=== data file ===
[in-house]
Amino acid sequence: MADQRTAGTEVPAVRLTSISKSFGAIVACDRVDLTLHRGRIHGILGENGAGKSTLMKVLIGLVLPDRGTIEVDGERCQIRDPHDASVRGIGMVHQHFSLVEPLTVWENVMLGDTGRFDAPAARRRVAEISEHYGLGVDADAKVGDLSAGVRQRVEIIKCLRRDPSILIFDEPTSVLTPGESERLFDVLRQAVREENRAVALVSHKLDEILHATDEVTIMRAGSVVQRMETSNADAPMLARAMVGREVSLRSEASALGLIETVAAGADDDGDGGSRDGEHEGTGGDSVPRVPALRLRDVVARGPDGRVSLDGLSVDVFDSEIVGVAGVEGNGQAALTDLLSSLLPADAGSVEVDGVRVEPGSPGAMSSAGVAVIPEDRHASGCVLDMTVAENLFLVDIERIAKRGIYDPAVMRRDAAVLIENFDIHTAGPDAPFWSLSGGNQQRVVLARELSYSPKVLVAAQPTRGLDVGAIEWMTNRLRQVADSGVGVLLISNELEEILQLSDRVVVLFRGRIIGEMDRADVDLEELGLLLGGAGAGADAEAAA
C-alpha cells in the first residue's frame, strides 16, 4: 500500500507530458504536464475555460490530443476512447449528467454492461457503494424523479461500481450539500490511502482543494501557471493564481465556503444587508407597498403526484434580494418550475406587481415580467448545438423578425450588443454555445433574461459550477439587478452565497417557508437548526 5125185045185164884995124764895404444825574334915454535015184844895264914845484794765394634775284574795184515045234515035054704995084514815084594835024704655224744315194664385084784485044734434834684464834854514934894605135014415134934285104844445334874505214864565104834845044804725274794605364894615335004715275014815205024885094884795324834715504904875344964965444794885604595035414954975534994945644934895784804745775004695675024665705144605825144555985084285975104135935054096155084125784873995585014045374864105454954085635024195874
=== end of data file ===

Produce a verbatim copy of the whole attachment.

[in-house]
Amino acid sequence: MADQRTAGTEVPAVRLTSISKSFGAIVACDRVDLTLHRGRIHGILGENGAGKSTLMKVLIGLVLPDRGTIEVDGERCQIRDPHDASVRGIGMVHQHFSLVEPLTVWENVMLGDTGRFDAPAARRRVAEISEHYGLGVDADAKVGDLSAGVRQRVEIIKCLRRDPSILIFDEPTSVLTPGESERLFDVLRQAVREENRAVALVSHKLDEILHATDEVTIMRAGSVVQRMETSNADAPMLARAMVGREVSLRSEASALGLIETVAAGADDDGDGGSRDGEHEGTGGDSVPRVPALRLRDVVARGPDGRVSLDGLSVDVFDSEIVGVAGVEGNGQAALTDLLSSLLPADAGSVEVDGVRVEPGSPGAMSSAGVAVIPEDRHASGCVLDMTVAENLFLVDIERIAKRGIYDPAVMRRDAAVLIENFDIHTAGPDAPFWSLSGGNQQRVVLARELSYSPKVLVAAQPTRGLDVGAIEWMTNRLRQVADSGVGVLLISNELEEILQLSDRVVVLFRGRIIGEMDRADVDLEELGLLLGGAGAGADAEAAA
C-alpha cells in the first residue's frame, strides 16, 4: 500500500507530458504536464475555460490530443476512447449528467454492461457503494424523479461500481450539500490511502482543494501557471493564481465556503444587508407597498403526484434580494418550475406587481415580467448545438423578425450588443454555445433574461459550477439587478452565497417557508437548526 5125185045185164884995124764895404444825574334915454535015184844895264914845484794765394634775284574795184515045234515035054704995084514815084594835024704655224744315194664385084784485044734434834684464834854514934894605135014415134934285104844445334874505214864565104834845044804725274794605364894615335004715275014815205024885094884795324834715504904875344964965444794885604595035414954975534994945644934895784804745775004695675024665705144605825144555985084285975104135935054096155084125784873995585014045374864105454954085635024195874